Returning to Egypt to excavate the pyramids at Dahshoor, Amelia Peabody, Radcliffe Emerson, and their 8-year-old son Walter Peabody Emerson, a.k.a. Ramses the walking/talking encyclopedia. Right now Ramses is my favorite character. He is just so infuriatingly clever, logical and verbose. He can talk a blue streak and keep right on going unless he is interrupted (usually in exasperation by Amelia). Once again the Master Criminal is at the heart of this mystery. I particularly liked the addition o ...more
Kirsti (Melbourne on my mind)
Oh goodness. I LOVED these books when I was in undergrad. I was studying archaeology, so obviously reading ridiculous nineteenth century archaeological mysteries was basically what I did in between writing essays. Fast forward twelve years and I discovered that my local library has the entire series on Overdrive. Obviously, I was due for a reread!

This one was pretty fabulous. It's full of hilarious moments that Amelia doesn't quite get - often she thinks characters are crying in relief when rea
I love this series and enjoy the play & the banter between Amelia and Emerson. My favorite character however is their son Ramses and I love that he gets more time in this story. Ramses is precocious, smart, articulate and observant. Together the Emerson family solves the murder, unravels the mystery, sends the Master Criminal running and does it with flair. This is definitely a little heavy on the Victorian way of speaking, but the characters make it well worth the effort.

As the second or th
Elizabeth (Miss Eliza)
As the Emerson's near Egypt Amelia has a dark foreboding... somewhere in the teeming streets of Cairo or the dusty dunes of the desert, the Master Criminal is awaiting their return. But due Ramses being Ramses, they have the firman for Dahshoor, and where Ramses is concerned it's best not to ask, he might never shut his mouth again. Once settled into their hotel they encounter that despicable Kalenischeff, conspirator with the Master Criminal, who seems to have a new target besides antiquities, ...more
Amelia Peabody Emerson is back in Egypt with her family. Emerson has finally been given a pyramid to excavate. While still in Cairo, there's an attempt to kidnap Ramses and the wicked Prince Kalenischeff is murdered in the room of his inamorata and the lady is nowhere in sight! Amelia suspects the hand of the Master Criminal and feels it necessary to hire a bodyguard for Ramses. Emerson pooh-poohs the idea of catching the Master Criminal, if there is one, but agrees to hire a bodyguard to protec ...more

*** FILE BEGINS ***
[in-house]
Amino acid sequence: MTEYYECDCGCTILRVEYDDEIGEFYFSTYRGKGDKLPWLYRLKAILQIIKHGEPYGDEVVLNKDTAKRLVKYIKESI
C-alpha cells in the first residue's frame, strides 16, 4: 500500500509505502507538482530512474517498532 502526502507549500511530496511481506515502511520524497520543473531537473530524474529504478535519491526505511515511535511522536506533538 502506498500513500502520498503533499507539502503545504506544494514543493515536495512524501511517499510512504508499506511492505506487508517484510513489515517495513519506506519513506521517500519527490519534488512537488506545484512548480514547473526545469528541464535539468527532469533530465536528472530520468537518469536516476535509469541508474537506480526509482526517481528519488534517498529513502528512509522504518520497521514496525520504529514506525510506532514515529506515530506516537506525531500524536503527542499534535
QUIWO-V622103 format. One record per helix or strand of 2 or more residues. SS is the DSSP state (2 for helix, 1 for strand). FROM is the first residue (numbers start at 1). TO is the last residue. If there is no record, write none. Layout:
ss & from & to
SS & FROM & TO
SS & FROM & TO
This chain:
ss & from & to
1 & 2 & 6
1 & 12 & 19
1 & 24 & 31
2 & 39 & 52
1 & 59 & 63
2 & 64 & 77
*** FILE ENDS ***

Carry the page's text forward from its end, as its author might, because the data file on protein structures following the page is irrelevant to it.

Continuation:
Apr 23, 2014 Lisa rated it really liked it  ·  review of another edition
Shelves: books-i-own
Lion In The Valley, by Elizabeth Peters
★★★★ and a 1/2 (plus a ♥ for the whole series in general)

Synopsis: The 1895-96 season promises to be an exceptional one for Amelia Peabody, her dashing Egyptologist husband Emerson, and their wild and precocious eight-year-old son Ramses. The much-coveted burial chamber of the Black Pyramid in Dahshoor is theirs for the digging. But there is a great evil in the wind that roils the hot sands weeping through the bustling streets and marketplaces of Cairo. T
Dillwynia Peter
Jul 04, 2016 Dillwynia Peter rated it it was ok
I’m having to reassess my feelings about Elizabeth Peters. These novels are fluff and are fun, but not to be taken seriously in any way. I came to this conclusion about way this novel in the series.
The mystery is not always the main thing in this series – there is also the romance and the development of our three main characters. I noticed it much more in this story the love interest between Amelia and Emerson; we are given much more descriptions of Emerson’s physique. In fact, compared to othe
Sep 02, 2013 Debra rated it really liked it
Amelia and Emerson are back in Egypt for what they hope will be a productive and exciting season of excavation. The excitement comes, however, while they’re still in Cairo when their eight-year-old son Ramses is kidnapped on top of a pyramid at night. Happily, he’s quickly rescued by a man who Amelia immediately hires to be a guardian for the curious and precocious Ramses. Ramses penchant for trouble isn’t Amelia’s only worry. The murder of Prince Kalenischeff who had worked for Amelia’s nemesis ...more
Aileen Frost
May 16, 2012 Aileen Frost rated it it was ok  ·  review of another edition
Shelves: mysteries
This is the second Amelia Peabody I have read, and it will be my last. While I wasn't thrilled with the characters in Crocodile on the Sandbank,the mystery itself was okay and I figured that by the time Elizabeth Peters got to book number 4, all the things that irritated me would have been ironed out. Nope, they are even worse.

The main characters are so unlikable! Amelia and Emerson are just so arrogant. They are constantly having conversations that boil down to them saying, "I knew that." "Wel
1986, #3 Amelia Peabody, Egyptologist, 1890s Cairo; satirical, historical cosy/thriller. Always lots of fun, even after many rereads; this reread I listened in audio - Rosenblatt's narration is superb, if a mite precious in spots]

Amelia finally gets her own pyramid to explore, but it soon takes a back seat to the many intrigues surrounding her family during annother eventful winter season. Eight year old Ramses is present, plus his mysterious “minder”, the odd “Mr. Nemo”, a doppelganger, lewd ar
Sep 21, 2016 Hortensia rated it it was amazing  ·  review of another edition